Daisy Coleman, who starred in the Netflix documentary ‘Audrie And Daisy’, has died by suicide at the age of 23.
Daisy’s mother Melinda Coleman announced the heartbreaking news on Facebook, writing: “She was my best friend and amazing daughter”.
She added, “I think she had to make it seem like I could live without her. I can’t. I wish I could have taken the pain from her! She never recovered from what those boys did to her and it’s just not fair. My baby girl is gone.”
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It’s been 20 sessions. 20 sessions of emdr, 20 sessions of working to love myself again, 20 sessions of remembering some of my worst life traumas; 20 sessions of finding myself again. I’ve learned how to smile (and cry), I’ve learned how to trust, but most of all I’ve learned that I deserve to be happy. I absolutely can not wait to share this journey with all of you who have helped me when I needed it the most. I adore each and every one of you so much for always having faith in who I am and who I am supposed to be. I wouldn’t be on this path to recovery if it weren’t for every single one of you that helped me along the way with your words of encouragement and donations. Cheers to healing 🥂 @savingdaisyfilm @lmi.productions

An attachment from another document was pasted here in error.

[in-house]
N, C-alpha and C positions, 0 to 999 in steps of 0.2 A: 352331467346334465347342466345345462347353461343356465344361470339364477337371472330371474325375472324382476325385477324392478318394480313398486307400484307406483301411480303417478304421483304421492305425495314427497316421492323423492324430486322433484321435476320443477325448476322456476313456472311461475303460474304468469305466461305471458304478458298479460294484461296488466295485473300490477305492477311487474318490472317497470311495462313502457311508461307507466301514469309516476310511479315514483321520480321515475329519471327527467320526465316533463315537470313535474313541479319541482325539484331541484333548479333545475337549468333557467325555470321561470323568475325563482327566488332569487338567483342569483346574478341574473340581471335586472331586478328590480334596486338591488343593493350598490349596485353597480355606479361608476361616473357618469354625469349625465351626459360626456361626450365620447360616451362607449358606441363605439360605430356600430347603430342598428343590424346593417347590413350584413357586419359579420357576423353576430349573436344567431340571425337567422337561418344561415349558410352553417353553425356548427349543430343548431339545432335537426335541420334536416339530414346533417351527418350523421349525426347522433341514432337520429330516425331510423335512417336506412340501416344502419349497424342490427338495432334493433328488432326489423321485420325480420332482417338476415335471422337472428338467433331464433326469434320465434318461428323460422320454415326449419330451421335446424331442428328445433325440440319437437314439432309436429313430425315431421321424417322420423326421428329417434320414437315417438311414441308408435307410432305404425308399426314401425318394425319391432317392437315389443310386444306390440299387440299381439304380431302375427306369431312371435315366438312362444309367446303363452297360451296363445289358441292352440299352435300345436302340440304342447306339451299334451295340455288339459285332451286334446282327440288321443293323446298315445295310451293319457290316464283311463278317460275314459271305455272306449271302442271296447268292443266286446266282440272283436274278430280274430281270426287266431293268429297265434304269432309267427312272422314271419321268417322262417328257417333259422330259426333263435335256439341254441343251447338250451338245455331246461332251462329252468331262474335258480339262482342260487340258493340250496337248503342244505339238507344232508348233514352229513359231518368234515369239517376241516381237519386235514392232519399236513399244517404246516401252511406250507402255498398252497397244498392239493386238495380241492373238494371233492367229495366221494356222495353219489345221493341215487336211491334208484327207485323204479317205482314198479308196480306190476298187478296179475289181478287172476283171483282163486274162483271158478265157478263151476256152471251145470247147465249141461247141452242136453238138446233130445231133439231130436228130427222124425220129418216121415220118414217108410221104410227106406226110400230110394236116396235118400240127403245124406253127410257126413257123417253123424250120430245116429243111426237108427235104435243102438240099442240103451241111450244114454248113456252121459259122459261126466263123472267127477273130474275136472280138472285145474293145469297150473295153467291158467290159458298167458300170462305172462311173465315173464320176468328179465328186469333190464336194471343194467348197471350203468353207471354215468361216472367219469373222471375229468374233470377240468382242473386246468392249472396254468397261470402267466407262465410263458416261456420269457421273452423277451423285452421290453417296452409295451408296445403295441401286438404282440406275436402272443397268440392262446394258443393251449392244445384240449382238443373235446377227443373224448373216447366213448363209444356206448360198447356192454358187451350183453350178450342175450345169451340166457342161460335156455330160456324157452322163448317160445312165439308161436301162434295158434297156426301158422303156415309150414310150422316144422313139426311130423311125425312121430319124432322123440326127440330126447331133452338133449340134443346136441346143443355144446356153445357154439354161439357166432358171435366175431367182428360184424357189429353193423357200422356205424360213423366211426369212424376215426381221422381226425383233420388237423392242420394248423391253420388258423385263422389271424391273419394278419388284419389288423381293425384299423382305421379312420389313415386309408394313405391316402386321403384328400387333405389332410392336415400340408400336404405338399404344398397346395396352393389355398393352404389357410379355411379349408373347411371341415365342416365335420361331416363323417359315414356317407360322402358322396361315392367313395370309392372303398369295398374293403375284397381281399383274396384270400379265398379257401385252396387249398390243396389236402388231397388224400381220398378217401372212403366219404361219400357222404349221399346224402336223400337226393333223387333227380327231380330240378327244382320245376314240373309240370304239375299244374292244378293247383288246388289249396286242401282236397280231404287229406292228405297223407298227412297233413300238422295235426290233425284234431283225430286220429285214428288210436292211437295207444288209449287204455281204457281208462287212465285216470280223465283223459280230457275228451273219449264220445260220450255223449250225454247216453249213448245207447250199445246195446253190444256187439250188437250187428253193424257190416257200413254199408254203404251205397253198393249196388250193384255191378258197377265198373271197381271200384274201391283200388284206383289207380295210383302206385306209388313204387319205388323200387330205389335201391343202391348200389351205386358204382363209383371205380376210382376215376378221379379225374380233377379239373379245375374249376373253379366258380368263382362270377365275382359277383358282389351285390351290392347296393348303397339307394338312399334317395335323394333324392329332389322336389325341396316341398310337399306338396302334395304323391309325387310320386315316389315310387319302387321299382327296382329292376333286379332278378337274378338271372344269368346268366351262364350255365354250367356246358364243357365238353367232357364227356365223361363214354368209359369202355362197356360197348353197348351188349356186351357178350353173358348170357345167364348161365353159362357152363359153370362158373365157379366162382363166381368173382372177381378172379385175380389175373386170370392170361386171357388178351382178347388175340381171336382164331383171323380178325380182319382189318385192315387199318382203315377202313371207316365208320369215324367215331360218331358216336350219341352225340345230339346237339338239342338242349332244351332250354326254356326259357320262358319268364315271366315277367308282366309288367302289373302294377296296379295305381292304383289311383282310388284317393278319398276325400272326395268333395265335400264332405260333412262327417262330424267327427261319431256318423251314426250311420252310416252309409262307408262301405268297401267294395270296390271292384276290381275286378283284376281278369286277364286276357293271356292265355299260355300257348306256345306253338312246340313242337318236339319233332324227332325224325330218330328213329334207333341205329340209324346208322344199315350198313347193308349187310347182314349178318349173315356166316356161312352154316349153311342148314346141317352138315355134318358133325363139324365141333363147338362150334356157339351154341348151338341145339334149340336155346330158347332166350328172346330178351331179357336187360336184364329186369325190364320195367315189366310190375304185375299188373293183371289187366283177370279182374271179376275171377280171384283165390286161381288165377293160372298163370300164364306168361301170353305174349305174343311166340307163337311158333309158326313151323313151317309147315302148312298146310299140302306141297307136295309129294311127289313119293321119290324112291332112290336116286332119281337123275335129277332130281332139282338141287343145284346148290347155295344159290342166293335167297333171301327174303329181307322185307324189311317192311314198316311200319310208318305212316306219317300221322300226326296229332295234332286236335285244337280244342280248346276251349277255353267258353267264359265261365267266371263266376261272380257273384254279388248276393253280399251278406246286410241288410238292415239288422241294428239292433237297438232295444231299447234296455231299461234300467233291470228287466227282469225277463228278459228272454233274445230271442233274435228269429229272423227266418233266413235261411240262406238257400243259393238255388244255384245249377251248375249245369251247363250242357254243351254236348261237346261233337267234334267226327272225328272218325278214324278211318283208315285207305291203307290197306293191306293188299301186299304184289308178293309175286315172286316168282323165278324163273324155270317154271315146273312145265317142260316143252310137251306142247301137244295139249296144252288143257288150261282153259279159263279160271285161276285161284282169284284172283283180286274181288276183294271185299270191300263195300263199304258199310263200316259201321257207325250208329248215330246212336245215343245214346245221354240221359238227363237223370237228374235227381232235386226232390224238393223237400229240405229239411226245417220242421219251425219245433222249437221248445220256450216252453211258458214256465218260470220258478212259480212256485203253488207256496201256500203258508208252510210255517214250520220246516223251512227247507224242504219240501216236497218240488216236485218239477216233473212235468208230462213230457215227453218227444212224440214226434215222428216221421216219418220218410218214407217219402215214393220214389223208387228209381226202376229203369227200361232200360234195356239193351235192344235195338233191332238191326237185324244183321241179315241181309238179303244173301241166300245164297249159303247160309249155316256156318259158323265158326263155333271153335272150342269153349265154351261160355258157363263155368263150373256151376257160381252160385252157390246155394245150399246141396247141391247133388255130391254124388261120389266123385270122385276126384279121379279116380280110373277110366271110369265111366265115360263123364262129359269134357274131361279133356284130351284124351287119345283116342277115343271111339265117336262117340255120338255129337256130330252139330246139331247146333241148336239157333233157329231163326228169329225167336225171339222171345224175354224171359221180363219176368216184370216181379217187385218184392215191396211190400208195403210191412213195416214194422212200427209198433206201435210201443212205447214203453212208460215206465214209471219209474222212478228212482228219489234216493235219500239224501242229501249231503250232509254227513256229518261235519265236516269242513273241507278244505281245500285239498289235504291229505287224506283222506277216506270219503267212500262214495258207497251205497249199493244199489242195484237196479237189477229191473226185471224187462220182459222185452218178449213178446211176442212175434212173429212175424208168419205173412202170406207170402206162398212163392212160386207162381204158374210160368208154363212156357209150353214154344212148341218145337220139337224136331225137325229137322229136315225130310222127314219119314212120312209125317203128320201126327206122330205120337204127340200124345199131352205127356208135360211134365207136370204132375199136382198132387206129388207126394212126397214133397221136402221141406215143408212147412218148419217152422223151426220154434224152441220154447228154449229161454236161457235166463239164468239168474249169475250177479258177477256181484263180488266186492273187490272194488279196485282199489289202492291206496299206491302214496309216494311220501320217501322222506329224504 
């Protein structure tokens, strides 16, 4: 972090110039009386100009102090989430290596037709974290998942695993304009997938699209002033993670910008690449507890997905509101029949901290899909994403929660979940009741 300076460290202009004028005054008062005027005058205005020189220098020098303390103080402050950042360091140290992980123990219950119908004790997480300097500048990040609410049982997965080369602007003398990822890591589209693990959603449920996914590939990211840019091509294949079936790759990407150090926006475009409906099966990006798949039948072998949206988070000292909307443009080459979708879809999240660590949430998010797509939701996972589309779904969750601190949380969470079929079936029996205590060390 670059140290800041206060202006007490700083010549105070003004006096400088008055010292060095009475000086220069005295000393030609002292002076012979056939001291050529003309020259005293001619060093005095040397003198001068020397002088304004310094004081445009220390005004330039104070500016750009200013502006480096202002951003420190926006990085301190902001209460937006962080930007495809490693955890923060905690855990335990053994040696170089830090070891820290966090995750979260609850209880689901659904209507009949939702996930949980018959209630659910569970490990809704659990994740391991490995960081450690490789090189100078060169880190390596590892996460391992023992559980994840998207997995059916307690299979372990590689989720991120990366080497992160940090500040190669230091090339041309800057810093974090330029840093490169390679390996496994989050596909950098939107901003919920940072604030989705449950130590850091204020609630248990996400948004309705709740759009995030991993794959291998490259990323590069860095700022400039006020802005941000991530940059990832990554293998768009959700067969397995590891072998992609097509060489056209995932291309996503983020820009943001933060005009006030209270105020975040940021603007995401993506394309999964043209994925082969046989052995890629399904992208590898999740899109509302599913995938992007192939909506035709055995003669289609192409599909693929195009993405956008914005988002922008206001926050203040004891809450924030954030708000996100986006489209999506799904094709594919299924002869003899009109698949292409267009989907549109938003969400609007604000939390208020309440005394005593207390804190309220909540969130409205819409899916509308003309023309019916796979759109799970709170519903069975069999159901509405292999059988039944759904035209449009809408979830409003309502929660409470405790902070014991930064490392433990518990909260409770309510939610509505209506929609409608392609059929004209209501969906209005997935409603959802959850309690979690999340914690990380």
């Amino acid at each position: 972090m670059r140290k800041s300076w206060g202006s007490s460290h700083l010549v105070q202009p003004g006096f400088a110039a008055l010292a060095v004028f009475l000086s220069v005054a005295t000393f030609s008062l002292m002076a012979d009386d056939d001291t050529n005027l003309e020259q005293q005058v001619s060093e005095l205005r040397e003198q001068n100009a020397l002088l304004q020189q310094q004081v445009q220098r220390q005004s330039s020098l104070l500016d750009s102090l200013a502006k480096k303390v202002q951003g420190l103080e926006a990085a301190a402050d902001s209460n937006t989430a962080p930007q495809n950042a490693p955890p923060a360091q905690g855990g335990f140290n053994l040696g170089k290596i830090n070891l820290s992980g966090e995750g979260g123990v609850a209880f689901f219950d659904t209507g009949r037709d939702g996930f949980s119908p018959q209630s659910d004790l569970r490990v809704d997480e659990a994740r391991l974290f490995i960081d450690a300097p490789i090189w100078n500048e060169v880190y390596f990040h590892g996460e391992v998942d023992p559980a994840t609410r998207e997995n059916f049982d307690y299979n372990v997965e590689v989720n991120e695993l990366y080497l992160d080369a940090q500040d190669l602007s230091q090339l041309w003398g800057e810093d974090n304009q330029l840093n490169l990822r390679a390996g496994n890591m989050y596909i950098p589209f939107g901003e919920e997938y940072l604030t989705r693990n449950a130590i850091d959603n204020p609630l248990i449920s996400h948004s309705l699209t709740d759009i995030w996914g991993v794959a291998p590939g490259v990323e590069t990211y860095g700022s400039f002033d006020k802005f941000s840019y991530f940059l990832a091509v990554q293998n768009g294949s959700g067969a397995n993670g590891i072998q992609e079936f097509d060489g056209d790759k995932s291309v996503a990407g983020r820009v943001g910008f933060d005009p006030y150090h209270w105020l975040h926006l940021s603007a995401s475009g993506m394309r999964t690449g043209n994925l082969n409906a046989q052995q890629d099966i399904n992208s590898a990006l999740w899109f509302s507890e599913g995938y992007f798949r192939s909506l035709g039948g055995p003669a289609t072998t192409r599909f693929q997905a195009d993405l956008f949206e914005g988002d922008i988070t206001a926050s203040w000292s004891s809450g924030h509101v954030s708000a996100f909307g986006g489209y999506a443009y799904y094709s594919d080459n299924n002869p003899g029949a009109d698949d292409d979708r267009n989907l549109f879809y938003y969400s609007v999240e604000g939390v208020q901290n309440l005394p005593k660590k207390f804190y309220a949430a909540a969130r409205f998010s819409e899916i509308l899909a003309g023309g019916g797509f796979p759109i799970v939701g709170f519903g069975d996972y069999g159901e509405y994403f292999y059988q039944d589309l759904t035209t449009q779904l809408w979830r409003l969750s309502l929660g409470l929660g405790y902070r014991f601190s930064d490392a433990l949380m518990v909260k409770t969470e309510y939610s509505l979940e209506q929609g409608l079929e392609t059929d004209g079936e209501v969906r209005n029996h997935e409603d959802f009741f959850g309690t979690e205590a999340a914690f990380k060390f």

The 2016 documentary ‘Audrie And Daisy’ followed Daisy struggling with the trauma of her alleged rape at the age of 14. Nobody was ever convicted.
The documentary also shone a light on the backlash Daisy and her family received from her own community.
It also featured 15-year-old Audrie Pott who died by suicide days after she said she was sexually assaulted by three boys in September 2012.
Daisy was the driving force behind the formation of SafeBAE, an organisation dedicated to ending sexual assault on students and helping survivors.
“She was really, really good at what she did,” Shael Norris, executive director of SafeBAE said.
“It’s a huge loss for the culture in general because I think it was her resilience that has inspired so many other survivors to get help and speak out”.
As all of our supporters know, Daisy has fought for many years to both heal from her assault and prevent future sexual violence among teens. She was our sister in this work and much of the driving force behind it. We were not just a non-profit team, but a family.
— SafeBAE (@safe_bae) August 5, 2020